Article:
30 Minute Improvement Program – Resilient

I’ve written several posts about my participation in the Daily Stoic‘s 14-Day Stoic Challenge, and now that it has concluded I have been looking for a way to keep the momentum going. What I have decided to do is to take each of the personal epithets from from Day 4 and each month spend 30 minutes a day on activities to improve on that epithet, with the goal of getting incremental better each day. Since I have committed to 6 epithets, I can spend two months on each if I feel like I have good momentum, or come back and visit it later in the year.

I will detail my approach and results, to the extent they are measurable, here as a mechanism for holding myself accountable.


So then, let’s get to it. For February I have decided to start with Resilient because I see it as helping enable success in improving in all the other epithets. As I wrote in the post for Day 4:

Resilient. This wasn’t one of the first things that came to mind, but I kept seeing it come up in other people’s posts in Slack, and the more I thought about it the more I liked it. It encompasses all the hard work and focus needed to be strong, and healthy, and able to stay in the fight for the long haul. Calm of spirit and mind, while strong of body and will. Lots and lots of training required for this.

Let’s also look at a dictionary definition for Resilient:

re·sil·ient
/rəˈzilyənt/
adjective
(of a person or animal) able to withstand or recover quickly from difficult conditions.

Digging into that “able to withstand or recover quickly” connotes to me having the mental and physical strength to deal with hardship, challenging situations, and tasks the require endurance and strength. The word resilient comes from the Latin word of the same spelling meaning “leaping back”, so not just that you can endure, but that you jump back up on your feet, ready to go again.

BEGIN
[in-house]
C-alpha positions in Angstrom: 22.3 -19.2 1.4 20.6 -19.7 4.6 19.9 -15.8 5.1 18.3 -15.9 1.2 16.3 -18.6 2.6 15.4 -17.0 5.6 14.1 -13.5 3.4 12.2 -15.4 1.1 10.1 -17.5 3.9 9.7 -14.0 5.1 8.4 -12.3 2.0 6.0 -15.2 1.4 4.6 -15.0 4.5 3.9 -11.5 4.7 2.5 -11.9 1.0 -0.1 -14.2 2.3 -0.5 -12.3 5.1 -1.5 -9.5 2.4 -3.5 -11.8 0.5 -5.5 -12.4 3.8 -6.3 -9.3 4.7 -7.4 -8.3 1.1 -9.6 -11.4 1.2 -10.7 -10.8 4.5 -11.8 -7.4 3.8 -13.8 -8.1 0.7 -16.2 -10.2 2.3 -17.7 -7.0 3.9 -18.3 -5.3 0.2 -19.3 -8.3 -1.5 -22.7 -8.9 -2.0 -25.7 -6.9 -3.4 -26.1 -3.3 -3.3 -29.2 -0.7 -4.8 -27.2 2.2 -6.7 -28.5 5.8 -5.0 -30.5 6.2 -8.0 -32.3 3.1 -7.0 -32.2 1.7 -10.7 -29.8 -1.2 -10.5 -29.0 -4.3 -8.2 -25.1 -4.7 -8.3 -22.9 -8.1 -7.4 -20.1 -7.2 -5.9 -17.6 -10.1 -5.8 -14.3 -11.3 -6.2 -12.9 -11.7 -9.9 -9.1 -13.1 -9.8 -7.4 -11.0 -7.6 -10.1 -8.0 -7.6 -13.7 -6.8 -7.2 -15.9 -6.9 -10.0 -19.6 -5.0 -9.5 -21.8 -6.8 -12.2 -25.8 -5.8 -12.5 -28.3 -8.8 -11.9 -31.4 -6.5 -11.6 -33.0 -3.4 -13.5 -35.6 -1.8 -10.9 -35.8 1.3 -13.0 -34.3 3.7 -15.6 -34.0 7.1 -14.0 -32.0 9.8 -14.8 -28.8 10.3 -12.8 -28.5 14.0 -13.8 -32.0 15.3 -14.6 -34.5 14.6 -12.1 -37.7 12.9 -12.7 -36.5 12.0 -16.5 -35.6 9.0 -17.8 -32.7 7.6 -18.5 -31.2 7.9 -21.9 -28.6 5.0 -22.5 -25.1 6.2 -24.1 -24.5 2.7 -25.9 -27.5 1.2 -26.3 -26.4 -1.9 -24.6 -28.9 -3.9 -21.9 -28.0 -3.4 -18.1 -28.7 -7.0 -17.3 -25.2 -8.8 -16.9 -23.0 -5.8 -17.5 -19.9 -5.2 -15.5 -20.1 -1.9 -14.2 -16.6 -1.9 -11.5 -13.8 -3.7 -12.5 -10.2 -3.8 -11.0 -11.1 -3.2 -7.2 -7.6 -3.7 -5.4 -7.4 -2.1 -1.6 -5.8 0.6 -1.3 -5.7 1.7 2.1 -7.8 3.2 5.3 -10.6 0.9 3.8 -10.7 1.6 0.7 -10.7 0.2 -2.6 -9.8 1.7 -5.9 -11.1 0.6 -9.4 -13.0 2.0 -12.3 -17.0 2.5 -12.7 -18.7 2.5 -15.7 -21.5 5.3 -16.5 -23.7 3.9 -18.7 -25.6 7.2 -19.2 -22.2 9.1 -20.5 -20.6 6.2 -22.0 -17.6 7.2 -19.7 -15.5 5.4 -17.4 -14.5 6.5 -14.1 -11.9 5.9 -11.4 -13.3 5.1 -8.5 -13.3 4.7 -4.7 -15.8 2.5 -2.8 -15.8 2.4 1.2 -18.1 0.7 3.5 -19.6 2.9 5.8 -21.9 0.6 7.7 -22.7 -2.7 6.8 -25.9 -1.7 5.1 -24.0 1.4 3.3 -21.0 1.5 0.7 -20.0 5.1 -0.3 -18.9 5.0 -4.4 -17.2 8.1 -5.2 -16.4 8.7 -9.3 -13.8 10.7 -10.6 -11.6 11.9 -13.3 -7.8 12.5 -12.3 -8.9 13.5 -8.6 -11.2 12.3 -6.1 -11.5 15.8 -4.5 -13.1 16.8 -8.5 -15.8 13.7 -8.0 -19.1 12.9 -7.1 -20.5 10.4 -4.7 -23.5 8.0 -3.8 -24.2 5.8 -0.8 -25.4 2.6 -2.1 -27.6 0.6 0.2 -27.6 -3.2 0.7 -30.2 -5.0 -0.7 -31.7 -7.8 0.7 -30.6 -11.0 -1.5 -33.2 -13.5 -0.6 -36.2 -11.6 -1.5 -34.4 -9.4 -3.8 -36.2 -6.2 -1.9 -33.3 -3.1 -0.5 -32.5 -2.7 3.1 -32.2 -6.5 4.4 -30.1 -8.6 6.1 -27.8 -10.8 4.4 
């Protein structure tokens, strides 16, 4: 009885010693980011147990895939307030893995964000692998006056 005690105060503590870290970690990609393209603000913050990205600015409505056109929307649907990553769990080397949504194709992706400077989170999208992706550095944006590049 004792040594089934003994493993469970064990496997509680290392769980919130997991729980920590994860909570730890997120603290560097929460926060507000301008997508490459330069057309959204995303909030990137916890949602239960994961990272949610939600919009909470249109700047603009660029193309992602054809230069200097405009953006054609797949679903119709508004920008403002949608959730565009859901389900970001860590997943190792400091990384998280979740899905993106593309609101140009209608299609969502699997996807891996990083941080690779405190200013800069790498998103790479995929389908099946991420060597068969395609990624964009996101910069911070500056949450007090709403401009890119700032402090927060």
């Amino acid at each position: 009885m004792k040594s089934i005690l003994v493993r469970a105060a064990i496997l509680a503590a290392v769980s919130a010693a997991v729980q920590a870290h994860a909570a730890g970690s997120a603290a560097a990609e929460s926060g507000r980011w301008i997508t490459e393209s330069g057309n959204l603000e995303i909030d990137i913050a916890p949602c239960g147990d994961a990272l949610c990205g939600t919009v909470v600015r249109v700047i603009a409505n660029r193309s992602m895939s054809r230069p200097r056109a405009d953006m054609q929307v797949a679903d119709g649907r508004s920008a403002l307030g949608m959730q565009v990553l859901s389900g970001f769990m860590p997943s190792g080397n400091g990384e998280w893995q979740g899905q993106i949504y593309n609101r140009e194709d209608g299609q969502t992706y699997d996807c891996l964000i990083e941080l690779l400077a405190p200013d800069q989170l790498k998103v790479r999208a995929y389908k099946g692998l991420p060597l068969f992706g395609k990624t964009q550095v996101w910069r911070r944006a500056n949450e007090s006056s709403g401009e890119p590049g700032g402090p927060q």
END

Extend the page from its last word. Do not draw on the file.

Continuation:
Physical strength and endurance seems easy to understand, one must possess both the muscle mass for strength that comes from strength conditioning, but also the aerobic conditioning to be able to maintain energetic activity for longer periods of time. Additional, especially in my case this also means getting enough sleep and eating healthy so that you have the energy reserves at the ready.

In terms of mental or psychological resilience, wikipedia defines this as “the ability to successfully cope with a crisis and to return to pre-crisis status quickly. Resilience exists when the person uses ‘mental processes and behaviors in promoting personal assets and protecting self from the potential negative effects of stressors’

In other words, some of the very same qualities of mind we seek to cultivate as we practice Stoicism – seeing the world clearly, not imbuing events with our own judgements about them, and especially pre-meditatio malorum.


What this means for me in the month of February, is the following:

  • More and better quality sleep. I am going to approach this, but working on better night time habits, along with breathing exercises and meditation. (I use the 4-7-8 breathing practice and Headspace, but there other great apps like Calm and Waking Up)
  • Substantially limit alcohol consumption (I did sober January easily, but don’t want to be so strict about it)
  • Focus on a diet heavy in beans, legumes, vegetables and fruit
  • Significantly reduce, or potentially eliminate dairy and red meat
  • Exercise 3-4 times a week, with a least a walk on off days
    • This will take the form of my new favorite activity – rucking with weight and old fashioned strength training
  • Stay hydrated as I believe this is contributing to my elevated blood pressure
  • Short full fasts (1-2 days of fasting)
  • Read and research the topics of health, diet, sleep, and blood pressure.

I am starting with a number of health concerns, including weight, blood pressure, and insomnia. Beginning to properly address these will create a platform on which to improve the other epithets, so being disciplined this month will be critical.

The metrics I will measure are: weight, blood pressure, and daily compliance to mediation, exercise, and sleep.

Debts and Lessons

Day 8 of the Daily Stoic‘s 14 Day Stoic challenge take a page from Marcus Aurelius’s book Meditations, literally.